• In certain embodiments, a Neuromorphic Pattern Recognizer (NPR) algorithm operates on the multiple, partial fingerprint images picked up by the sensor array. The NPR algorithm generally uses physiological and psychophysical properties involving human perception and cognition. More particularly, the NPR performs a spatial frequency domain transform on the detected partial image data similar to that of holographic-based optical correlators. A preferred result is minimal degradation of even these partial images, and toleration of rotations out of the original image plane.
  • In still other embodiments, fingerprint image matching is combined with kinematic biometric matching. Such kinematic information may include a habitual gesture, such as a person's handwritten signature, and be provided by position and movement sensors such as one or more accelerometers. These additional sensors may be disposed within the same pen and activated at the same time the fingerprint images are detected. The acquired kinematic data is then compared against a library of signatures to further authenticate the user.
  • Although the pen can be used with any writing surface, even a piece of paper, in some arrangements the pen can be used with a touchscreen. In such an implementation, the touchscreen can be used to acquire the habitual kinematic data.
  • As a result, an authentication method and system may be based on two authentication modalities—a physiological “signature” provided by the fingerprint images, and “user gestures”, which are a kinematic behavioral pattern. The same user interaction with the pen can be used for detecting both the physiological and kinematic modalities.
  • Optional aspects of the matching method and system can be based on previously proven algorithms such as any suitable pattern recognition algorithm(s). However, in some embodiments, the image match result and kinematic gesture result can be optionally integrated at a higher level with known Neuromorphic Parallel Processing techniques that have functionality similar to that of the biological neuron, for a multimodal fusion algorithm. For example, fingerprint profiles may be combined with the outputs from other sensors such as the kinematic signature stylometry. These pattern recognition and/or fusion algorithms may be wholly or partially implemented in remote servers accessible via wireless network(s), or in local special purpose neuromorphic processors.
  • BRIEF DESCRIPTION OF THE DRAWINGS
  • The description below refers to the accompanying drawings, of which:
  • FIG. 1 shows one embodiment of a writing instrument, such as a pen, having an embedded fingerprint image array.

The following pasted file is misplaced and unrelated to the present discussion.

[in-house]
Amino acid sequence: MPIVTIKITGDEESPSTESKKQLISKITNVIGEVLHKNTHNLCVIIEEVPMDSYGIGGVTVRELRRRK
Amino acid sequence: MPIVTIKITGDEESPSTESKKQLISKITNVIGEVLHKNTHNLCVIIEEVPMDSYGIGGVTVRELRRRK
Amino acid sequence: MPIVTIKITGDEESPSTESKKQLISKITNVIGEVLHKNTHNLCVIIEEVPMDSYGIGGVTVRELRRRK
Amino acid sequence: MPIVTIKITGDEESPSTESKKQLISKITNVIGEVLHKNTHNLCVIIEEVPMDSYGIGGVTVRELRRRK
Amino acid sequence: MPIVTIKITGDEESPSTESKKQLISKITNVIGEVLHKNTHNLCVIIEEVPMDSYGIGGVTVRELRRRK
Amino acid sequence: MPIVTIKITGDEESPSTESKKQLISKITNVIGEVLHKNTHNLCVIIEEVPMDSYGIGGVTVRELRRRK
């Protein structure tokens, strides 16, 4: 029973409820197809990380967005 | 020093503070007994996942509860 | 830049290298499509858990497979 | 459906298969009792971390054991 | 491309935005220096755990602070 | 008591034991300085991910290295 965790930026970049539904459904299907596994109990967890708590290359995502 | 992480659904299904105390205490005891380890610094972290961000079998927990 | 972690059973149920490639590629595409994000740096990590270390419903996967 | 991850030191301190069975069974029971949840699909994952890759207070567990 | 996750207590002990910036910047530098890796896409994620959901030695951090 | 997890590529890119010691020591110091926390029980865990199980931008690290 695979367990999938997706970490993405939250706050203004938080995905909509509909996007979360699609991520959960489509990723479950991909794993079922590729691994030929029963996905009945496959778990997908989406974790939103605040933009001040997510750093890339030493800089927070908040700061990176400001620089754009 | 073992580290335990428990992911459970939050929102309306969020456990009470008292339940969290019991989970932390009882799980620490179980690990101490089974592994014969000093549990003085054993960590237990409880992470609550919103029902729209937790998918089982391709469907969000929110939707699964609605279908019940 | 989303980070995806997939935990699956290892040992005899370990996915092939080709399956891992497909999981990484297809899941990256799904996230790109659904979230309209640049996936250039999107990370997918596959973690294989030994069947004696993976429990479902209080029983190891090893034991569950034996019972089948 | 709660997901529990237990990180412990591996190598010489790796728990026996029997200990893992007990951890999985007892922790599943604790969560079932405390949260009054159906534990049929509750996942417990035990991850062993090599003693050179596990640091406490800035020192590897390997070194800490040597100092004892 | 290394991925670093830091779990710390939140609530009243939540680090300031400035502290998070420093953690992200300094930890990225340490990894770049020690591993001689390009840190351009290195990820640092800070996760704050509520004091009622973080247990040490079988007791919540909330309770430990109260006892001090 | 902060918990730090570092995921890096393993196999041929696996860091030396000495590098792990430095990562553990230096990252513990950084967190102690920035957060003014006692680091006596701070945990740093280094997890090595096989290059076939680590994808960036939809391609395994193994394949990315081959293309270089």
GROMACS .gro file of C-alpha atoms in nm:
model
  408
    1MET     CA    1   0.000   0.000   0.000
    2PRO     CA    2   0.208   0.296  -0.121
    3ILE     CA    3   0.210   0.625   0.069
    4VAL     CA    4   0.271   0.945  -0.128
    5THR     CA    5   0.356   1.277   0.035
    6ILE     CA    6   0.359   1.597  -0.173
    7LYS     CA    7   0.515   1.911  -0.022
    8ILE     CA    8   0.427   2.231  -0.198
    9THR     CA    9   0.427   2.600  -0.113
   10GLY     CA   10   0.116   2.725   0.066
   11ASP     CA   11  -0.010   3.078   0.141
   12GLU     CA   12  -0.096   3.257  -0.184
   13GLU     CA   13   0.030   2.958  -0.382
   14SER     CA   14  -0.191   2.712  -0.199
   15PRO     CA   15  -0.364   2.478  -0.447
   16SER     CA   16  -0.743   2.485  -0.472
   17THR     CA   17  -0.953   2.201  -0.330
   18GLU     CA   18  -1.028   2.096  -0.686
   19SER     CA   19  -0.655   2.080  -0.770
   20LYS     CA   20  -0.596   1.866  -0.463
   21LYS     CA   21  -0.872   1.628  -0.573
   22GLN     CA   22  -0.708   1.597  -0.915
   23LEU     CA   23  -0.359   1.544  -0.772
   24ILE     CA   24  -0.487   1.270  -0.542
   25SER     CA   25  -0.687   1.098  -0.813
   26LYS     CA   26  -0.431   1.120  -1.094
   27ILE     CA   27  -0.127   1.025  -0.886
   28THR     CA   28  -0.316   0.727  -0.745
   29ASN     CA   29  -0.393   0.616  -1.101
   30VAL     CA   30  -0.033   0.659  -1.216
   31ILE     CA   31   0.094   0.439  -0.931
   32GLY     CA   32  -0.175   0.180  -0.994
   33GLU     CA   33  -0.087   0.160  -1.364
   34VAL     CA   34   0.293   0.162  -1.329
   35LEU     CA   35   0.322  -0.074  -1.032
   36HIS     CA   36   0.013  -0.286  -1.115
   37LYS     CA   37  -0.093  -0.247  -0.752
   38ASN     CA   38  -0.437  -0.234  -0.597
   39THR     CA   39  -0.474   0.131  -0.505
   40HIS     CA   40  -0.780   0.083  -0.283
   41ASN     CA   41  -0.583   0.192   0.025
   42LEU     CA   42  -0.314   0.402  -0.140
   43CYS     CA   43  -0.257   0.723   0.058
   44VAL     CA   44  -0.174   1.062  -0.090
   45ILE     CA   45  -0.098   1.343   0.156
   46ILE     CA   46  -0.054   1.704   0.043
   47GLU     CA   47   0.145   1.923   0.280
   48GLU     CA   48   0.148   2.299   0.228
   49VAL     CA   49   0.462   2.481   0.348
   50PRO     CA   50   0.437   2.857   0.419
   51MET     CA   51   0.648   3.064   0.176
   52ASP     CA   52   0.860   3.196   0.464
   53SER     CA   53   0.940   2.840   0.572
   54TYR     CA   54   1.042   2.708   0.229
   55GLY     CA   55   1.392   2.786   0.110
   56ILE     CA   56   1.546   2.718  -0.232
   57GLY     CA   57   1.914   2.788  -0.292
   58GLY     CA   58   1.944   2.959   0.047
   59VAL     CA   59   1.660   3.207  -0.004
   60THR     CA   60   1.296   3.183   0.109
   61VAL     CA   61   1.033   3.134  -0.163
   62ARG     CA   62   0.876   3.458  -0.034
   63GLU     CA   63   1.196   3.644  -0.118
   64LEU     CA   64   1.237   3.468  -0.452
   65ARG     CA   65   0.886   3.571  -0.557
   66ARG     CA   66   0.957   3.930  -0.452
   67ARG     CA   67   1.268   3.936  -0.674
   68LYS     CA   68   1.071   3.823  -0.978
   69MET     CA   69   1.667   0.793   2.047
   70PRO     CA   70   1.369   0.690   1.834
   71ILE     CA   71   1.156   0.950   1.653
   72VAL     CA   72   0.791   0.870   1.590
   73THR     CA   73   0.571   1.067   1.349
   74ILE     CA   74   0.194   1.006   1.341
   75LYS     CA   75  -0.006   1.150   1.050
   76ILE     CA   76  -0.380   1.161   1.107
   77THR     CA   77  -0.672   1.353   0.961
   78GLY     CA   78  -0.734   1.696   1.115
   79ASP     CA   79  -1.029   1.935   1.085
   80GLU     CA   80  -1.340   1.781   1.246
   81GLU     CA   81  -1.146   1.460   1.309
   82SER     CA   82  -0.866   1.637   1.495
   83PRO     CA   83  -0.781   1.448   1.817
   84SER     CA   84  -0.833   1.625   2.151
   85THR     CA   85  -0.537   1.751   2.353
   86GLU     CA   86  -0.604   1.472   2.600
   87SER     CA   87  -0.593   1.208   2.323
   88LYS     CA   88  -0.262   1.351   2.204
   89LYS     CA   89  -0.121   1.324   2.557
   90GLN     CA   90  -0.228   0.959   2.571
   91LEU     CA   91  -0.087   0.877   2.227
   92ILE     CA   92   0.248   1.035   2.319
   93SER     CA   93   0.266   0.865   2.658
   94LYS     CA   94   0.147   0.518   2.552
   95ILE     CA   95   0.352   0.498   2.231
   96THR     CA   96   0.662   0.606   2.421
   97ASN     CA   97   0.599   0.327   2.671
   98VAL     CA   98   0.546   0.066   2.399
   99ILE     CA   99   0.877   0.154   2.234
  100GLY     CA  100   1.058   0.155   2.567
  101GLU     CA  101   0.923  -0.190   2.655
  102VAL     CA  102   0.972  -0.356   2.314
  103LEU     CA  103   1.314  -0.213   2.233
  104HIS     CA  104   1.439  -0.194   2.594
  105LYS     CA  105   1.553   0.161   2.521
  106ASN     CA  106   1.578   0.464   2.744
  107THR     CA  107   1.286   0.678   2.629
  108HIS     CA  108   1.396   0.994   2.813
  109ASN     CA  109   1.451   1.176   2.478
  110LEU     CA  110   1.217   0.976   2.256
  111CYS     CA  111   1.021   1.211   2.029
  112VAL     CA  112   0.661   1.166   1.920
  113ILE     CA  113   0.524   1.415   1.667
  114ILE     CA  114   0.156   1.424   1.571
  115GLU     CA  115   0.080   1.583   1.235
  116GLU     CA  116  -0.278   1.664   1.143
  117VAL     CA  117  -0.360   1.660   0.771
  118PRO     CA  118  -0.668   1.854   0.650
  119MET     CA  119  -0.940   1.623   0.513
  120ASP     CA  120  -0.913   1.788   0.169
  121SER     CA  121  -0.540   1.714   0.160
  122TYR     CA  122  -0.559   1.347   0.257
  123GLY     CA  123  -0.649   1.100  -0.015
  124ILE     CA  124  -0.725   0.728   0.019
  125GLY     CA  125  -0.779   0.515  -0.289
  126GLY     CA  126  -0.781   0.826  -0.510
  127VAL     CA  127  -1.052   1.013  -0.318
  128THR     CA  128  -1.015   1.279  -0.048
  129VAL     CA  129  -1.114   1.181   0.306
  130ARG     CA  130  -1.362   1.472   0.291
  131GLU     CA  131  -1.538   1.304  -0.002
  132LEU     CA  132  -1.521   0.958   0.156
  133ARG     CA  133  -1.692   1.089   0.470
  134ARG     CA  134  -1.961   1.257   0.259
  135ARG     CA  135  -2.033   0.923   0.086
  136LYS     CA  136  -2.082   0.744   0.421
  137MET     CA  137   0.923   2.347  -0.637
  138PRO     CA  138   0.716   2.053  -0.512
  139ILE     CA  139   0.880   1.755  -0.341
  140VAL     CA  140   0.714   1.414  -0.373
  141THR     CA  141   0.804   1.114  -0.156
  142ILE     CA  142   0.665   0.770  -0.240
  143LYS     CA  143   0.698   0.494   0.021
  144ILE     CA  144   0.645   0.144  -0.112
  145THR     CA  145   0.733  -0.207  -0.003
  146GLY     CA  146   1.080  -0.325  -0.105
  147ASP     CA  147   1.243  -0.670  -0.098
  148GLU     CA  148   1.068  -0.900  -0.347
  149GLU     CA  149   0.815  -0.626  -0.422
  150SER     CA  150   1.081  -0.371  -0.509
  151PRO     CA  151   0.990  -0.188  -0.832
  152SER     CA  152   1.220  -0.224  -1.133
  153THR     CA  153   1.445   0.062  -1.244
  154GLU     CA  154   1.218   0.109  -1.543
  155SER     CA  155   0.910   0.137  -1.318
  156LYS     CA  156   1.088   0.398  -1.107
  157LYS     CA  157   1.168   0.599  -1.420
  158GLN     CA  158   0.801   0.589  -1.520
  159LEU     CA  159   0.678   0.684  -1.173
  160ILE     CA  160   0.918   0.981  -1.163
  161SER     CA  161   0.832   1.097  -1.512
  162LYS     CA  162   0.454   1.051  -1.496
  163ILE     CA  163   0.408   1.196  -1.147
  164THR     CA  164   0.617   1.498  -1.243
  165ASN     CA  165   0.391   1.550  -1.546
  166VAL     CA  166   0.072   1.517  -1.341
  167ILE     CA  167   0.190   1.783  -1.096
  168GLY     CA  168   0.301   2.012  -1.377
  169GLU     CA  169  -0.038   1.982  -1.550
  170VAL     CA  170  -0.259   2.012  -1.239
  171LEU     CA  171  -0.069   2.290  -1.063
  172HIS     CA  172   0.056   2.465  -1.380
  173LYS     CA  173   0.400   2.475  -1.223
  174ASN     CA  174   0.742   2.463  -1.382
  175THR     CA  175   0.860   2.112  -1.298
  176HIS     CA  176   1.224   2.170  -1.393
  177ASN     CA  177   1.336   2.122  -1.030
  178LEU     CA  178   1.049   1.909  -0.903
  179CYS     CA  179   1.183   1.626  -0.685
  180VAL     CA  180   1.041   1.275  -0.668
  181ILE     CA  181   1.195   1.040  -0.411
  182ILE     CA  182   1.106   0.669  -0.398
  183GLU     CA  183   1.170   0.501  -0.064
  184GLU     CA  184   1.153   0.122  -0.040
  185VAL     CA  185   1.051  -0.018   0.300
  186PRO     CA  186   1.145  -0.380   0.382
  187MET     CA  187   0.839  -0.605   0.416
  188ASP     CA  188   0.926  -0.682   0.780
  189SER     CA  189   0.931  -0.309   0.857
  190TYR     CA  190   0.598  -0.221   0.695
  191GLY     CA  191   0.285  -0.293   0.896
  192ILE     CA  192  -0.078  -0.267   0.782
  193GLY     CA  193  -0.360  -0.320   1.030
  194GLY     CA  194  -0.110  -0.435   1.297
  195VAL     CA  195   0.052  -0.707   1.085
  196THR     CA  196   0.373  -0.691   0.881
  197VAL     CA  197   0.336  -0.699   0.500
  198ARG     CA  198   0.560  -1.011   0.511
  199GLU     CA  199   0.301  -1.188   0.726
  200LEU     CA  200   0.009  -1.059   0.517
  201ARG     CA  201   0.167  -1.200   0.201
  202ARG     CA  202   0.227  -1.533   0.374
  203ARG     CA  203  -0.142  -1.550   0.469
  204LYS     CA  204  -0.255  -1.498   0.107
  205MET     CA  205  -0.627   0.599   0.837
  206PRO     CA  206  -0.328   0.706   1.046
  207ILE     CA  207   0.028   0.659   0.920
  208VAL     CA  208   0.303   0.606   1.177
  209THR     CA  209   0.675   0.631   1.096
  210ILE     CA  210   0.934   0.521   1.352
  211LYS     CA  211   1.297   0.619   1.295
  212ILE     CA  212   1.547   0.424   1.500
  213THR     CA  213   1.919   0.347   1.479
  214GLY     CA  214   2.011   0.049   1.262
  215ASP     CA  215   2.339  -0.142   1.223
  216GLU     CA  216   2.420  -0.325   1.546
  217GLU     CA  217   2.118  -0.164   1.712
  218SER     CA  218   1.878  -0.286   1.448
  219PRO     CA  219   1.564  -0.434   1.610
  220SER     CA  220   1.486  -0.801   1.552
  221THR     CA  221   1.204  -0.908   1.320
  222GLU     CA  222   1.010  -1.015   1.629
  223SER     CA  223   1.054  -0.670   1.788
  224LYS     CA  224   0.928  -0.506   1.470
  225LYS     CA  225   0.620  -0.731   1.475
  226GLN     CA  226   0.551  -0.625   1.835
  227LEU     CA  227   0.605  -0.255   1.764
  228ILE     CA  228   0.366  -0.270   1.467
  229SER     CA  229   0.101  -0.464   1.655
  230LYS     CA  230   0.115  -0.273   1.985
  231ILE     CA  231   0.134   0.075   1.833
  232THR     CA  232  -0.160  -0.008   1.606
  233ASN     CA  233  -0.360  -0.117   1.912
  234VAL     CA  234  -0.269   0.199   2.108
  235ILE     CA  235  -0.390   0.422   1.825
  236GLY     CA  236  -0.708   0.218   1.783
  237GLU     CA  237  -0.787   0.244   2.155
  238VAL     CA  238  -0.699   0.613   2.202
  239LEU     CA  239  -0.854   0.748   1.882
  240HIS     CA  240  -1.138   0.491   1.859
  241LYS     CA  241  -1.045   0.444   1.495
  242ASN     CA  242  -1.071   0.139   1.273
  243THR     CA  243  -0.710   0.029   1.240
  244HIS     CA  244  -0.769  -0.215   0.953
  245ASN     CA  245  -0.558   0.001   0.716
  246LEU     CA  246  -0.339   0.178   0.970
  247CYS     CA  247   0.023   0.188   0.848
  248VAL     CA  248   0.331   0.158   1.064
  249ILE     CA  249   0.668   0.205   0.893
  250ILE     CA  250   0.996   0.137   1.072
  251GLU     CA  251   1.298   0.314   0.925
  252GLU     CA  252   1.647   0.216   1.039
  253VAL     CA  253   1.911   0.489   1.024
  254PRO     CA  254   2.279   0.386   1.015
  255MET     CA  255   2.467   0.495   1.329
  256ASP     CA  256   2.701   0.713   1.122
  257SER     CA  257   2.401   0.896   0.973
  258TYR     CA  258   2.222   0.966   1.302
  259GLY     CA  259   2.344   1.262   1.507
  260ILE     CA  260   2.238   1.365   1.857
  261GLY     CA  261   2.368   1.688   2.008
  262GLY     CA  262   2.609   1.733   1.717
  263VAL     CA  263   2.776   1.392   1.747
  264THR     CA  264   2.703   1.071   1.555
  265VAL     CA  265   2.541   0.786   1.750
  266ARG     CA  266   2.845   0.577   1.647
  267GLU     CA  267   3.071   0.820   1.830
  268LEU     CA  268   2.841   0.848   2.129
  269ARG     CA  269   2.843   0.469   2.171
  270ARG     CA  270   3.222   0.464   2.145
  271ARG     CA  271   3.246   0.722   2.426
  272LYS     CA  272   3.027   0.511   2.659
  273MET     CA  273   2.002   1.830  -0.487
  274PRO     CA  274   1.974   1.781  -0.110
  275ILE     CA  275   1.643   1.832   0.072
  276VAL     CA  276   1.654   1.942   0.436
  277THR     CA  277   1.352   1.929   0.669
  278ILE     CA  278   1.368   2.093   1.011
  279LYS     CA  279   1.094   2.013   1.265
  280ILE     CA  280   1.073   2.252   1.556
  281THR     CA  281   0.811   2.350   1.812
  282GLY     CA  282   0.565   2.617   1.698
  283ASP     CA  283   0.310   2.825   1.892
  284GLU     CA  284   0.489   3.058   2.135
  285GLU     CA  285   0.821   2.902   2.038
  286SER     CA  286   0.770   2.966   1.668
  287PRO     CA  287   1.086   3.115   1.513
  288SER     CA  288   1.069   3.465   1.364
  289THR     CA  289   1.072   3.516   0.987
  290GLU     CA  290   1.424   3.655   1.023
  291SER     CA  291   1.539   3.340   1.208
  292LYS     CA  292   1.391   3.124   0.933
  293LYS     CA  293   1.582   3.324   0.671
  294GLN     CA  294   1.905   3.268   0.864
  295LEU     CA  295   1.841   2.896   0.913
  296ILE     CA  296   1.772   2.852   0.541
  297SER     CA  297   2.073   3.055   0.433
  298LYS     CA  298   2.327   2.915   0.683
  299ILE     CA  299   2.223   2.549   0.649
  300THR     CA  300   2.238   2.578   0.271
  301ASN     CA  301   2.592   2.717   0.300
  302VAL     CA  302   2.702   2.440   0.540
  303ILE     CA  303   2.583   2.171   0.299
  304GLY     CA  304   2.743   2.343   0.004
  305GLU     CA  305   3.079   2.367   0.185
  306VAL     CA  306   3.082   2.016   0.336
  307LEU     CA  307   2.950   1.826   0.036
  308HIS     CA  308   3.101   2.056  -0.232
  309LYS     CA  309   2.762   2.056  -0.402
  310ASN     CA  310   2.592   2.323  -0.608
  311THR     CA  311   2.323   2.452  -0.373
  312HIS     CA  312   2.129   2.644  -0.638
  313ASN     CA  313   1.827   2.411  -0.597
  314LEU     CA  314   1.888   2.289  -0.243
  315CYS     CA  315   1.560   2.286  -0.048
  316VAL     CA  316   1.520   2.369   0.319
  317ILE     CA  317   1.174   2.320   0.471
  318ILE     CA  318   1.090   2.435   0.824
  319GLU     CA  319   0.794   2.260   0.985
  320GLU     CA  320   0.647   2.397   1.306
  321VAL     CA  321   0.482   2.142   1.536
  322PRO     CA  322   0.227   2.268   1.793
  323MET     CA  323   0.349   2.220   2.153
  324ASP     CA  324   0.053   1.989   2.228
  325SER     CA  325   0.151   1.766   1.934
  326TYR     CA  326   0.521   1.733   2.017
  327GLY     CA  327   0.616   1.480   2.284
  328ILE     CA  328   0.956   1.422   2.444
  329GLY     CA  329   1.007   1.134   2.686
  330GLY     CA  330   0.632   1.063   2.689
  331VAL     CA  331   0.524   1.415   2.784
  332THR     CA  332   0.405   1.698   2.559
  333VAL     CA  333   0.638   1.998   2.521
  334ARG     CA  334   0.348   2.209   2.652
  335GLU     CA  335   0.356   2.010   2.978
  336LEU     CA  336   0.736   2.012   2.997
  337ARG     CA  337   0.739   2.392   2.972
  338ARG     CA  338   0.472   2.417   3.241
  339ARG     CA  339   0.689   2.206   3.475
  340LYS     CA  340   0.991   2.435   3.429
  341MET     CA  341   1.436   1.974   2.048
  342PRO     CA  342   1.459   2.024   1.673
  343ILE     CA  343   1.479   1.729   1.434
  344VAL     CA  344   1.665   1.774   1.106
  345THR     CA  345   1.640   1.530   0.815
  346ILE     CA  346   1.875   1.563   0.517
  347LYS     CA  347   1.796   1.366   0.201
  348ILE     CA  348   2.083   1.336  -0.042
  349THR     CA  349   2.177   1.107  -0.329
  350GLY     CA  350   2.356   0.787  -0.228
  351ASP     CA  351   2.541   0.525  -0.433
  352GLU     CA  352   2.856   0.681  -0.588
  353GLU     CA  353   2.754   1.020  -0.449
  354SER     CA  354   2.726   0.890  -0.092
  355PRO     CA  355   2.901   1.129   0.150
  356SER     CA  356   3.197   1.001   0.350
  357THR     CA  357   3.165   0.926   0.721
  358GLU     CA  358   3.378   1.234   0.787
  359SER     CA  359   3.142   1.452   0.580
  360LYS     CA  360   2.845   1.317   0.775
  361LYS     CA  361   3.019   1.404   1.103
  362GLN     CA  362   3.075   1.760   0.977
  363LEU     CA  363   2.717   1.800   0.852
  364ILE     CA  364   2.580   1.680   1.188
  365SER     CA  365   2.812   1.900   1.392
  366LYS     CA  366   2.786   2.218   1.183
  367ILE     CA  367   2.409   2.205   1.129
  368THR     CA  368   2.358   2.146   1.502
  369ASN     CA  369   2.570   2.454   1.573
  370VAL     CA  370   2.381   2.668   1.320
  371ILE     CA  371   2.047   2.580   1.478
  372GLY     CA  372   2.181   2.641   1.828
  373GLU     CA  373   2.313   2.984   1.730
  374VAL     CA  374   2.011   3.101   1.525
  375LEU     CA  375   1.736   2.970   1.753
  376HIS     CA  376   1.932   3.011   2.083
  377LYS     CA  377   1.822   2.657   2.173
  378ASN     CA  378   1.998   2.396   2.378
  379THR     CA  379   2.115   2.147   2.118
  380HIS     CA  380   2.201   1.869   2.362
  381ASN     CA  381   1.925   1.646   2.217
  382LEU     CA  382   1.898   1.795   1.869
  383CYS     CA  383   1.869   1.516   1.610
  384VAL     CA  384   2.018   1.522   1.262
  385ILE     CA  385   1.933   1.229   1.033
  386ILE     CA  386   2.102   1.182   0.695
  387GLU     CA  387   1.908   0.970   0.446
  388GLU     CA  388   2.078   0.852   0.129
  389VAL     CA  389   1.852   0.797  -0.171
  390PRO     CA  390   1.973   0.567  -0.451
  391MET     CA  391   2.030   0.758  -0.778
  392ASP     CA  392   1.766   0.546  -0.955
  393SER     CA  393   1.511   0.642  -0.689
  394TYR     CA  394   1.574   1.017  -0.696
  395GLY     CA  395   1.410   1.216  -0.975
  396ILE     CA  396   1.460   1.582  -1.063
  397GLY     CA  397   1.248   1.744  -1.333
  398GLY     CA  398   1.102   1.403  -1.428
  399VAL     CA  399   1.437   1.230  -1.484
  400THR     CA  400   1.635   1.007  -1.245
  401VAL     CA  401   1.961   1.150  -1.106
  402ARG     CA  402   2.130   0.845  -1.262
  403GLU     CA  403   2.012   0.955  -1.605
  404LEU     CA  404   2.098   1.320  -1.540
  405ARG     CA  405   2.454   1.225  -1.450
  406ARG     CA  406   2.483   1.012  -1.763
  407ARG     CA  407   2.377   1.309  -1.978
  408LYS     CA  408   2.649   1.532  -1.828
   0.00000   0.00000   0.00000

• FIG. 2 is a more detailed view of the image array and typical position of a person's fingers on the pen.
  • FIG. 3 is an example partial fingerprint image.
  • FIG. 4 is a high level block diagram of the electronic components of the pen and an associated authentication system.
  • FIG. 5 is an example expected separation of valid and invalid user detection.
  • FIG. 6 is a process flow for initial enrollment and later authentication.
  • FIG. 7 is another embodiment of the pen as used with a tablet computer.
  • FIG. 8 shows a kinematic matching algorithm in more detail.
  • FIG. 9 is a block diagram of a neuromorphic processor used for fusing the results of image and signature matching.
  • DETAILED DESCRIPTION OF PREFERRED EMBODIMENTS
  • Described below are techniques for providing a writing instrument, such as a pen, with multiple fingerprint image sensors. The fingerprint images are provided as a user goes about their normal interaction with the device, such as while signing their name, or making other habitual gestures. The image data and other biometric sensor outputs provide information to verify that a valid user has possession of the pen. In this way, physiological finger image data is combined with kinematic habitual gestures, both detected using a single device.
  • The basic idea here is to provide an electronic pen, mouse, puck, handheld electronic input device, or other writing instrument with two or more image sensors. Each sensor is capable of picking up a partial image of a fingerprint. The multiple partial fingerprint images are then provided to a pattern recognizer. If the algorithms used by the pattern recognizer are orientation independent, as long as at least one sensor makes contact with some part of at least one fingerprint while a user is signing their name, then the pattern recognizer can provide accurate fingerprint matching. In a typical arrangement, having several sensors ensures contact with multiple portions of multiple fingers.